Calls for restructuring of Nigeria unnecessary – Ndume

The Senate Leader, Senator Mohammed Ali Ndume (APC Borno South), has described the renewed calls for the restructuring of Nigeria as unnecessary and cautioned the agitators to respect the views of other Nigerians while making the demand.


Former Vice President, Alhaji Atiku Abubakar in June this year at a public forum in Abuja called for restructuring of the Nigerian federation using the first republic as a model with strict adherence to the principle of fiscal federalism between the centre and the states for genuine development to take place. The South West caucus of the All Progressives Congress (APC) restated this call in Ibadan recently.


While addressing journalists in his office yesterday, Ndume said good leadership at all levels of the federation is the solution to turn the country around and not restructuring.His words: “Whatever it is, my own position on the clamour for restructuring is that since we are in the era of democracy, the people should be allowed to decide and not individuals. Nobody should claim a monopoly of interest of the people from his or her area by sitting down with few others and calling other zones saying that Nigeria should restructure, no I don’t support that.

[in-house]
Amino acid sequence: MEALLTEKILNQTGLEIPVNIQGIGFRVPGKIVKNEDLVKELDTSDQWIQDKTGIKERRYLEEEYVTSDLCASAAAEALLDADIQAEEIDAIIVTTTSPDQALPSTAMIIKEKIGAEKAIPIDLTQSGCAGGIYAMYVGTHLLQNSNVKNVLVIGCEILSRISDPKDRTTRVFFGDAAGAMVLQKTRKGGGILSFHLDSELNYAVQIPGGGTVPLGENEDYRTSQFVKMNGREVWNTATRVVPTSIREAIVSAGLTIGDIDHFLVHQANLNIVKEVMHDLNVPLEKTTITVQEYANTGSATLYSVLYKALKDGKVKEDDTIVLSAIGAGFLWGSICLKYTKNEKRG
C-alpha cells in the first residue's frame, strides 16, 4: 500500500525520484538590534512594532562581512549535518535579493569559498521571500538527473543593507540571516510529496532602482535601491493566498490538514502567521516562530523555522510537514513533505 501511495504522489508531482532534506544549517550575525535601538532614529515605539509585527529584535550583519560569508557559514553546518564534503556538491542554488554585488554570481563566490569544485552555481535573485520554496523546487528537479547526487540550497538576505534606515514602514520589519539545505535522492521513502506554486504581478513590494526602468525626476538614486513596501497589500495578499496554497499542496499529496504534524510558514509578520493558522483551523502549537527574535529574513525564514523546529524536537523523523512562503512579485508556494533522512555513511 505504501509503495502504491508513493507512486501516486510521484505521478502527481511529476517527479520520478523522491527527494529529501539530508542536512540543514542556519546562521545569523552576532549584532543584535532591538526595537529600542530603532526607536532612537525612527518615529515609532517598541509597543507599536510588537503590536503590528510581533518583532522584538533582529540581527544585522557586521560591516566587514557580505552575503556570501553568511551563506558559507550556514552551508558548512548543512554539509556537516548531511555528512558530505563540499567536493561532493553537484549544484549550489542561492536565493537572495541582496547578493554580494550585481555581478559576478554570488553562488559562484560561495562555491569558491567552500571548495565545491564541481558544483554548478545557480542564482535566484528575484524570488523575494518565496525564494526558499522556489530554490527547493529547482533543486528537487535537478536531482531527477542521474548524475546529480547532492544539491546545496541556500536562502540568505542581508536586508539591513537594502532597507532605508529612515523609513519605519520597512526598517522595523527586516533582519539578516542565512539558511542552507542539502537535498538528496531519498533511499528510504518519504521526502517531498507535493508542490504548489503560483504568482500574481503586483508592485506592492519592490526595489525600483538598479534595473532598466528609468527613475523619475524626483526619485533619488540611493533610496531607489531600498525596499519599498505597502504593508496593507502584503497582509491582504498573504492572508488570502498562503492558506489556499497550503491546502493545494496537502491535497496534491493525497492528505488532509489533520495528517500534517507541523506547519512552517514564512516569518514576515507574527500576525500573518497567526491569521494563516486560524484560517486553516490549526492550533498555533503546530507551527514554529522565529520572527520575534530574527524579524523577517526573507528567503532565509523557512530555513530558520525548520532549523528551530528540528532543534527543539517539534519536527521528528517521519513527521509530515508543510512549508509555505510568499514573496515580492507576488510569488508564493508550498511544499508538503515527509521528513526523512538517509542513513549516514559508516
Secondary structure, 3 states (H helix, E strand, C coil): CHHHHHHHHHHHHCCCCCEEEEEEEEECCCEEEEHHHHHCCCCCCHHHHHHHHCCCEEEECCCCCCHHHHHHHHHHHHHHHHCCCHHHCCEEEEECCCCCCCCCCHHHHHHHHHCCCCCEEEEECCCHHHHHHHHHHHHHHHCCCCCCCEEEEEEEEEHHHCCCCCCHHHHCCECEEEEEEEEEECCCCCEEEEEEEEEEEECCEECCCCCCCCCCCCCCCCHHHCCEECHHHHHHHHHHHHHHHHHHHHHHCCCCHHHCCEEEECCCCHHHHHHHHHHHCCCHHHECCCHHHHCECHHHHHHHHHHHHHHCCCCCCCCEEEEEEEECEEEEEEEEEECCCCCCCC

“I support collective decisions by Nigerians. We came together collectively not by force, not by insult, but by negotiation. Even when our colonial masters wanted to carve out a country called Nigeria and out of three basic regions, north, western and eastern regions. There was a series of conferences that led to that.”


According to him, “calling for restructuring at this critical stage of our nationhood and enormous challenges ranging from economic to security is like missing the point. What we need is good leadership at both the centre and the co-ordinate units otherwise known as states. This would ensure good governance across the country.”


He cautioned those calling for restructuring to respect the feelings of other Nigerians in their agitations by not imposing the idea “which is largely individualistic now on others.”

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